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The Story Of A Car Part, 1 of 2


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I have been chastised by Don Coatney, rightly, to post the story of the car I am working on. So, below is the story as I wrote it the night before I picked it up. At the end, I will muse on a few things I have found out since I started on the car since the fall.

Enjoy the read....James


Cleo's Car a 1949 Desoto Convertible

One of my earliest memories is standing in the back seat of my mothers 1949 Desoto Convertible. She purchased the car new in Norfolk Virginia from an outfit called Centre Motor Company.

As a child in the early 1960's, I loved standing up in the back seat as she drove down Main Street in Sebastopol, California. In those days the Southern Pacific Railroad still ran a train right down the middle of Main Street out to the old gravenstein apple canneries. I used to wave furiously to get the engineer to blow the whistle as we drove fender to fender past the big locomotive.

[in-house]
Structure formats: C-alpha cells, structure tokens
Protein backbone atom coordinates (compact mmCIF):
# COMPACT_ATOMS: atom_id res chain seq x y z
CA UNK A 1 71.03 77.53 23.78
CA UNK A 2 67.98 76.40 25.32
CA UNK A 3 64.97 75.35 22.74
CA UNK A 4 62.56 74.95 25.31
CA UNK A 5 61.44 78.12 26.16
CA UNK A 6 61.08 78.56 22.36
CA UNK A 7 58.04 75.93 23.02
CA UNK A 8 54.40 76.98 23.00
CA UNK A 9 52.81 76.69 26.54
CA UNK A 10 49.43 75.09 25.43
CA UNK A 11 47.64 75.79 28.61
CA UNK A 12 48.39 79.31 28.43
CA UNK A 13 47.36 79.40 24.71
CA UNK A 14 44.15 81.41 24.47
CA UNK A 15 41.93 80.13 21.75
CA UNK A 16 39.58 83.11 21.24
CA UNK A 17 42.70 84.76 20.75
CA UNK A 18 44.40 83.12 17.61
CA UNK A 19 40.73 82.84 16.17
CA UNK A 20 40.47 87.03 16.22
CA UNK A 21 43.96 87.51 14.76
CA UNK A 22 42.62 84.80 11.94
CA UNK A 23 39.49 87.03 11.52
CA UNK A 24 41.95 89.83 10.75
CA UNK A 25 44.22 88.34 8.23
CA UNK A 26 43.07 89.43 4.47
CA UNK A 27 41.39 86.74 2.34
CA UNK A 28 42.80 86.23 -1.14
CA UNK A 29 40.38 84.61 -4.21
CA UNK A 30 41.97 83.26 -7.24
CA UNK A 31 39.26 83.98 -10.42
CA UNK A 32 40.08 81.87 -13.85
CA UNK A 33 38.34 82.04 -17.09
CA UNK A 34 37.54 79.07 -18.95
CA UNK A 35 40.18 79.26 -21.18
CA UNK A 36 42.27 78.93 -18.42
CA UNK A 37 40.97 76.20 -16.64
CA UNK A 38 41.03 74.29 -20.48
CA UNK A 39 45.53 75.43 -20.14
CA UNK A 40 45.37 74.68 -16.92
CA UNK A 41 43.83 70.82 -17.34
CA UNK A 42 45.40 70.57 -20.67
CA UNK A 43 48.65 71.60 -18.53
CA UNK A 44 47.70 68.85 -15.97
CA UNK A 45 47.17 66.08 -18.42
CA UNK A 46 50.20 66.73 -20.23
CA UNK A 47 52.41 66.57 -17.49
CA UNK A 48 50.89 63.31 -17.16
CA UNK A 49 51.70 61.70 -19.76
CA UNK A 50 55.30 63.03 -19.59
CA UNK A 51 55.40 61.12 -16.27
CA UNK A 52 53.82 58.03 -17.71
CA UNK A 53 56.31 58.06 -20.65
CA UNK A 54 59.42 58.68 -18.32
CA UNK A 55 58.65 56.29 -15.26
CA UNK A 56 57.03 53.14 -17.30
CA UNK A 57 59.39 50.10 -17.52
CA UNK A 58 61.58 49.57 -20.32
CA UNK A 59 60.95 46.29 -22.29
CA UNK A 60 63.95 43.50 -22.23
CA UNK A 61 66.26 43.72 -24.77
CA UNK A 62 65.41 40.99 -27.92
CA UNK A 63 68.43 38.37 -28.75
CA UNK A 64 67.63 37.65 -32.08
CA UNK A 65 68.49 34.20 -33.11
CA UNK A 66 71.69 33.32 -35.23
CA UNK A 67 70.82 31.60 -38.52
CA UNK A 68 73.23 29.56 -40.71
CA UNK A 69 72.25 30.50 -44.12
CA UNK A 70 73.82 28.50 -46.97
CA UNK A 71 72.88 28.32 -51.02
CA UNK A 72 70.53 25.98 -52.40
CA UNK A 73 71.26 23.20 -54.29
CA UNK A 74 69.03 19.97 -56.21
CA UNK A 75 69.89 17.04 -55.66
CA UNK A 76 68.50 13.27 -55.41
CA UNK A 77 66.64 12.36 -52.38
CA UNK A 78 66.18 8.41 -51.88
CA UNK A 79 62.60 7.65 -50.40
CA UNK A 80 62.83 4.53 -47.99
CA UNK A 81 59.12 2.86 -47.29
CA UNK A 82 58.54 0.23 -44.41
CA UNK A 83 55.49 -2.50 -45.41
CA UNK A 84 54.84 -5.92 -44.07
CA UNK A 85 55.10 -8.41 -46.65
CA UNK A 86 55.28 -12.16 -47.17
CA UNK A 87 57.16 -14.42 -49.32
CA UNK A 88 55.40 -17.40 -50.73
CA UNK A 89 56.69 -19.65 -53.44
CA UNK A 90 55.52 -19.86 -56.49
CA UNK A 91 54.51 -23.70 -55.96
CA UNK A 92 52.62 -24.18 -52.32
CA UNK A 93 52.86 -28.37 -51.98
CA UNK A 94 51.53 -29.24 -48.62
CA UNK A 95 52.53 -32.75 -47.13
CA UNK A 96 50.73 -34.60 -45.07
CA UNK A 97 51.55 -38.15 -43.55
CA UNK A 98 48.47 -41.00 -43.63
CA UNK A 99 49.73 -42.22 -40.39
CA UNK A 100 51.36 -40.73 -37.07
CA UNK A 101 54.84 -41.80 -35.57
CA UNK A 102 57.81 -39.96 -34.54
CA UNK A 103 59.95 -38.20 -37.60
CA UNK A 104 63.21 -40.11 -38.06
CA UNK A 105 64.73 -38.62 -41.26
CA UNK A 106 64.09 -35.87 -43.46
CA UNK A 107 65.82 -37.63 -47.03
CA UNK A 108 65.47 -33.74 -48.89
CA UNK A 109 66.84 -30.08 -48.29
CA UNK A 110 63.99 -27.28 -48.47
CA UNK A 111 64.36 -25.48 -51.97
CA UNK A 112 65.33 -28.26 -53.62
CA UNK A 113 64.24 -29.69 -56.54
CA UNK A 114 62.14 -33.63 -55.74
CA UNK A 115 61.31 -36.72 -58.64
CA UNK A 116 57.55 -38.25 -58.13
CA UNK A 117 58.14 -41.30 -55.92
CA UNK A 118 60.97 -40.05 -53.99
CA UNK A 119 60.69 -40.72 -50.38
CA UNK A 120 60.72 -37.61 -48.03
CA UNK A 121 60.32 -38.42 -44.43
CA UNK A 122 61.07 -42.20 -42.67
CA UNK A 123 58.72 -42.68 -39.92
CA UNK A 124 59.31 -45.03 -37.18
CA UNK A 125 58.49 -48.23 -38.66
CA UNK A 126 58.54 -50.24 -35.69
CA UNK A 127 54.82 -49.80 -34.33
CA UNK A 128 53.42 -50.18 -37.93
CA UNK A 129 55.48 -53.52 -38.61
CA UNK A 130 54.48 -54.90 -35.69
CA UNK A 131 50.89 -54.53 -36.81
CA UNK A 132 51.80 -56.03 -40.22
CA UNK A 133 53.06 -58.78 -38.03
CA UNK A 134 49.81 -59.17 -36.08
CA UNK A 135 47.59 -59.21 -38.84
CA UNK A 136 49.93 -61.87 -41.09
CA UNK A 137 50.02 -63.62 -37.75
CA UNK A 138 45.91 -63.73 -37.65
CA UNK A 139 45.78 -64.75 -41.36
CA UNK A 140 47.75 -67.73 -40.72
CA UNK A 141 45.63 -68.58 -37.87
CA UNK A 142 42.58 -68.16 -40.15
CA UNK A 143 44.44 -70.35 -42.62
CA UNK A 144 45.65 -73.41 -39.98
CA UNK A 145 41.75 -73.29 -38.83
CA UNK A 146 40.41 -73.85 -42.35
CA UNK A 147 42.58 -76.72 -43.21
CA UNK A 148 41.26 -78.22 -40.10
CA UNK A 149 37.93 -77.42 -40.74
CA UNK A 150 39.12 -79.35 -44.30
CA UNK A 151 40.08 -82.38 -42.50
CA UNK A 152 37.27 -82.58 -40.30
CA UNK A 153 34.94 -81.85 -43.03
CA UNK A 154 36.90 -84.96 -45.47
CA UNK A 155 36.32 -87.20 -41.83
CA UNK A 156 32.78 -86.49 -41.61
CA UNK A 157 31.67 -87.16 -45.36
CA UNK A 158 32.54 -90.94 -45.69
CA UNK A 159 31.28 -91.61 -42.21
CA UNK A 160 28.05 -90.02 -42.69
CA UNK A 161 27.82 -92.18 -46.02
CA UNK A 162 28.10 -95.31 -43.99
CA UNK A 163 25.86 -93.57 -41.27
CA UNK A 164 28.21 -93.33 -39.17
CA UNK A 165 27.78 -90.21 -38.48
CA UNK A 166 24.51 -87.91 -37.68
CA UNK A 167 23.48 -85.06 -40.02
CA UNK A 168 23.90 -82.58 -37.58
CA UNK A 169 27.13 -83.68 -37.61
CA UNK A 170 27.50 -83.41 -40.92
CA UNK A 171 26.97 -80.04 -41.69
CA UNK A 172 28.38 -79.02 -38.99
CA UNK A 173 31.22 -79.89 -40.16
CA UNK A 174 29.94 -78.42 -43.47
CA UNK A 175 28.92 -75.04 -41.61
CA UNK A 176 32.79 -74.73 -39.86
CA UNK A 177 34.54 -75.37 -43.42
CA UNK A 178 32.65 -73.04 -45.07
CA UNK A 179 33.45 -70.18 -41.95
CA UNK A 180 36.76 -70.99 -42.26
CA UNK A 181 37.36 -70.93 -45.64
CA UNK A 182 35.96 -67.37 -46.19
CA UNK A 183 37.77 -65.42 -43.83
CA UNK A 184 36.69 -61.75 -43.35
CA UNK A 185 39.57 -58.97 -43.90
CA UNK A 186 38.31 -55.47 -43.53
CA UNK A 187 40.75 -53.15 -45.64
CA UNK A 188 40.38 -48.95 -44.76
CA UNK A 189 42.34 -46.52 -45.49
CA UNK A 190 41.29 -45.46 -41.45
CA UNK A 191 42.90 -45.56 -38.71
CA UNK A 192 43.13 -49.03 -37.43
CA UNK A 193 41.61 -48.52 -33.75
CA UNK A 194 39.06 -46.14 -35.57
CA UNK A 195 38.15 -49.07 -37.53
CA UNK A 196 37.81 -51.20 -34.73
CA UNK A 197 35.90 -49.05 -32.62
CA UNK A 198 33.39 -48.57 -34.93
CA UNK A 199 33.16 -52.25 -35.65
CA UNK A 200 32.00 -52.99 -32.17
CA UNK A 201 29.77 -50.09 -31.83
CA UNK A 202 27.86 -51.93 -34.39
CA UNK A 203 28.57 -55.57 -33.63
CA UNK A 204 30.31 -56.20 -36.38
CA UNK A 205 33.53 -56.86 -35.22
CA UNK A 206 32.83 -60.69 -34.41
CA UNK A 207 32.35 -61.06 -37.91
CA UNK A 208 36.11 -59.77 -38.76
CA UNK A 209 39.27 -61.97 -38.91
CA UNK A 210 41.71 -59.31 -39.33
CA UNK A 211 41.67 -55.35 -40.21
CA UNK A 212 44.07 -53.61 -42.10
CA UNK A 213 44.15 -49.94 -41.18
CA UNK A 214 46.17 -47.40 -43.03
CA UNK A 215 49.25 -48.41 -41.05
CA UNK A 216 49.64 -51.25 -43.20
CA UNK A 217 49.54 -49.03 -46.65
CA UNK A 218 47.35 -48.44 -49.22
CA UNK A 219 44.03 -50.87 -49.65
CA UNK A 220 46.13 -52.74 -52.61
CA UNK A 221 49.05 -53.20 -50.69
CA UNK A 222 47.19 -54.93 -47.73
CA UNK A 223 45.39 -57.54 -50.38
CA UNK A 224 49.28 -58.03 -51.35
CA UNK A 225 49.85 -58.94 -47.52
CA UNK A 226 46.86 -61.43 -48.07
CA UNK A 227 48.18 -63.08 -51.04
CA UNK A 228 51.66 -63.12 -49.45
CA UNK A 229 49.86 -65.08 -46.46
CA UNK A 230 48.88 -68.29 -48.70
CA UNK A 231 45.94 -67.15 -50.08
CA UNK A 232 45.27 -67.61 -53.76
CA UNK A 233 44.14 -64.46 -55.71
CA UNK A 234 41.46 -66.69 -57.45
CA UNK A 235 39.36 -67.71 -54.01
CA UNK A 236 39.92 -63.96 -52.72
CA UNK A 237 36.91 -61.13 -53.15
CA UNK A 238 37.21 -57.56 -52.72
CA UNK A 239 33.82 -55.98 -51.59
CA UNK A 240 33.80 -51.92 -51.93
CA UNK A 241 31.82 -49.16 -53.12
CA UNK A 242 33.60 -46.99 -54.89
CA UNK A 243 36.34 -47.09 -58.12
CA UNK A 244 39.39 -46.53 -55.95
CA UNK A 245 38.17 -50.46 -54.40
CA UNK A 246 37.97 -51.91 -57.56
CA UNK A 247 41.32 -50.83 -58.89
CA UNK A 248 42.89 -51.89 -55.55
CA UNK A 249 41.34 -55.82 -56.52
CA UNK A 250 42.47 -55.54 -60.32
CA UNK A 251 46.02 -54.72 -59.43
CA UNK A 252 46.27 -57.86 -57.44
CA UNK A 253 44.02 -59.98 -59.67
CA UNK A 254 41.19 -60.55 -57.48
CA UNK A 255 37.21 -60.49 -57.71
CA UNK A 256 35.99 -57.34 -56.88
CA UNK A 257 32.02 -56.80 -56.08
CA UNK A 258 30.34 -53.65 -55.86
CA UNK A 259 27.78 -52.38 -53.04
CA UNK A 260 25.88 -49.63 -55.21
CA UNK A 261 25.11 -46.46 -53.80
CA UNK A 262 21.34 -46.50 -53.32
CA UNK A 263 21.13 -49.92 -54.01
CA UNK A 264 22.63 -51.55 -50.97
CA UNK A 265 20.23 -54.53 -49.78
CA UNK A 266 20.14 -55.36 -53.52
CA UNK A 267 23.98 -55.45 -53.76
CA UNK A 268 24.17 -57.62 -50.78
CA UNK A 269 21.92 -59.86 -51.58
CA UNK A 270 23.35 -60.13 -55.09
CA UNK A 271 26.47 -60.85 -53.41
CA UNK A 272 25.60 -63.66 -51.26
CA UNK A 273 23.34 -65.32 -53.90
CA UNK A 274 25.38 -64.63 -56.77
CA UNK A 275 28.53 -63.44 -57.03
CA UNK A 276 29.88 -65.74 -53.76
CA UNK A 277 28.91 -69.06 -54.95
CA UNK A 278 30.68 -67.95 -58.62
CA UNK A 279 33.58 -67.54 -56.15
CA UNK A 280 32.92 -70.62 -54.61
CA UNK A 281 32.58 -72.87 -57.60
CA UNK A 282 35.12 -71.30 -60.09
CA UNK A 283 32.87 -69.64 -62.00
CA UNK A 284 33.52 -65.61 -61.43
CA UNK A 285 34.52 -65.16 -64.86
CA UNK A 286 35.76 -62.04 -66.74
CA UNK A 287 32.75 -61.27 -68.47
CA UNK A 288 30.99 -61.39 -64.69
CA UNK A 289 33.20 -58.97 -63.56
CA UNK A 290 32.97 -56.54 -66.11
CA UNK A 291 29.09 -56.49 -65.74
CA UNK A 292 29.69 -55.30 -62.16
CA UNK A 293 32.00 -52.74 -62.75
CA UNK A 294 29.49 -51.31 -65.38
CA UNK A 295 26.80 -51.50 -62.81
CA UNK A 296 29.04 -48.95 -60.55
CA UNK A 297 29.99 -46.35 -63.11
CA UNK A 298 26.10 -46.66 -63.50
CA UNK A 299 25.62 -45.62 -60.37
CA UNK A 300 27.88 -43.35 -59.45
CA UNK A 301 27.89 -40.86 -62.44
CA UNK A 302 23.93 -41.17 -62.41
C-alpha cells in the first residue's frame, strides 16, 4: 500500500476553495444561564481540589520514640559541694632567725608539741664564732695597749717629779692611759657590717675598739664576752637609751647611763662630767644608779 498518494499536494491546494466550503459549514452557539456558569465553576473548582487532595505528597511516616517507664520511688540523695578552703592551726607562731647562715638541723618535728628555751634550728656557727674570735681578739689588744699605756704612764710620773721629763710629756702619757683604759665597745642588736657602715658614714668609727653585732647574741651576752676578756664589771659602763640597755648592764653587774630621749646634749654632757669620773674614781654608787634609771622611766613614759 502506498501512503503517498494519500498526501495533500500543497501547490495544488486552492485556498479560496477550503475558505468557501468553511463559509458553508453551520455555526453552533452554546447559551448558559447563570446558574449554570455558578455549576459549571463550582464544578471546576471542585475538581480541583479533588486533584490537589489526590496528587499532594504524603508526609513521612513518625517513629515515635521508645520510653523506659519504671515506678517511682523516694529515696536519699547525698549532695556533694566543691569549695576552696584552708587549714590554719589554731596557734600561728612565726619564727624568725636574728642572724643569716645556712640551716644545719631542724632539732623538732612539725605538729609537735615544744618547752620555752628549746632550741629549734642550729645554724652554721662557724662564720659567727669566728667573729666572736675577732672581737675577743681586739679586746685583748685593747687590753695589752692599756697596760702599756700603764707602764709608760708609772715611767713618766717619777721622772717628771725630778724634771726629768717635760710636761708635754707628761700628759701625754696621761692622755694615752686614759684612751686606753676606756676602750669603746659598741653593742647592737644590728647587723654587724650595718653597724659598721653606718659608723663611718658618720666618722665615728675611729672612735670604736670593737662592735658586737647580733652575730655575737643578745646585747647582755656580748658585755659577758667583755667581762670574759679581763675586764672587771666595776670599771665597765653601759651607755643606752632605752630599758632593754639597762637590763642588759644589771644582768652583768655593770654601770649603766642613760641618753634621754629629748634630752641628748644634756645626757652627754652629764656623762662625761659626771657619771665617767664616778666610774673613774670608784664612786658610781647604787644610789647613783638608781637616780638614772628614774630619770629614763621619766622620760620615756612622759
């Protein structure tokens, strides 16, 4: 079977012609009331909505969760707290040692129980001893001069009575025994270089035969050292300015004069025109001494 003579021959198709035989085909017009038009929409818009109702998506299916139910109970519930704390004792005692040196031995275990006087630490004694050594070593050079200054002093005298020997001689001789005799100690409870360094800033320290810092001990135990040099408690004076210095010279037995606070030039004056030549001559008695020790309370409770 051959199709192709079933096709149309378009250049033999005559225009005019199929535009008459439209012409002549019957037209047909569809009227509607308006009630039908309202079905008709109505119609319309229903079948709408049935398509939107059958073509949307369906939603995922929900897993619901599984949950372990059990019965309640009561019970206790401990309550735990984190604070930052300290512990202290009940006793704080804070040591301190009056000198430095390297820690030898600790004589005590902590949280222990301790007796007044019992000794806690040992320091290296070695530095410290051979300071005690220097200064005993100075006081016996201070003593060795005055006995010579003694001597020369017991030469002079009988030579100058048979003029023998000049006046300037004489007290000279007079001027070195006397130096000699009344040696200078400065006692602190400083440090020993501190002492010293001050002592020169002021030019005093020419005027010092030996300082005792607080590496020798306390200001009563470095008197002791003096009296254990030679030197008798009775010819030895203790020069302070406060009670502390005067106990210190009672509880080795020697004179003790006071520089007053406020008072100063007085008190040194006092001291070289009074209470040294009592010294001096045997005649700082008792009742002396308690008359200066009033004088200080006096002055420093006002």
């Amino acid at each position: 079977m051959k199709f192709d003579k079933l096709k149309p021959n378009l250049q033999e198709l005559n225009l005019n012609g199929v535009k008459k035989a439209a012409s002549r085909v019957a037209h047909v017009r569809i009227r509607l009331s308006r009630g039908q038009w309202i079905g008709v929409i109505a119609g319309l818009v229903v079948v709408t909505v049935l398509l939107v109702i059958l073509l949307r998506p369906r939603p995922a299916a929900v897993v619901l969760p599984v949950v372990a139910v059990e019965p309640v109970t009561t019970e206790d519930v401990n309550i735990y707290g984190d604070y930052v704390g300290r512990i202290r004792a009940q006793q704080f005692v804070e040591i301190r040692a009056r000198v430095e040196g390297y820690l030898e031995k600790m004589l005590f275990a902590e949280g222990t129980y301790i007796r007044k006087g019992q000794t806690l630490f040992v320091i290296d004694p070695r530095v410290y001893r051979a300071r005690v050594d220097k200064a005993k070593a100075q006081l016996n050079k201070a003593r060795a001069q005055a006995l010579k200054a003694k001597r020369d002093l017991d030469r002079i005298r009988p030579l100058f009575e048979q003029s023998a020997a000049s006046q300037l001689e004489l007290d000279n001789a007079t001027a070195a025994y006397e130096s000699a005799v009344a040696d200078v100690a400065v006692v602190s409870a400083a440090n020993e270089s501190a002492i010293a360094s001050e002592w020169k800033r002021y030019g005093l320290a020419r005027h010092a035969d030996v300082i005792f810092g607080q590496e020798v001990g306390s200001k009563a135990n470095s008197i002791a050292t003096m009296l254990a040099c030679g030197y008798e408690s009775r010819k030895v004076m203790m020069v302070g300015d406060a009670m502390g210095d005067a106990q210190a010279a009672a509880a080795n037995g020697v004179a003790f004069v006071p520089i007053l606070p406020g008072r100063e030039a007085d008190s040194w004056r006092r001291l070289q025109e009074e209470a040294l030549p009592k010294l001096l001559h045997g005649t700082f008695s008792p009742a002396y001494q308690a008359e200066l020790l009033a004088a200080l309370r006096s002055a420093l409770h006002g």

At some point around 1967 the car was parked in the garage on a permanent basis. The top was down and my childhood train set on a sheet of plywood was set across the top of the car and stuff was pilled up on it.

I used to climb in and out of the seats under that plywood as it made for a good "fort" as any young boy would. In the spring or summer of 1970, I got into the back seat "fort" with a girl who was a tomboy and pal. I got my first tentative kisses from her in that back seat.

Sometime in the mid-summer of 1970, my mother sold the car to a Chrysler collector across town in Sebastopol, California. His wife was good friends with a neighbor of mine and I suspect that that is how he found out about the car. His wife drove a black 1962 Chrysler 300.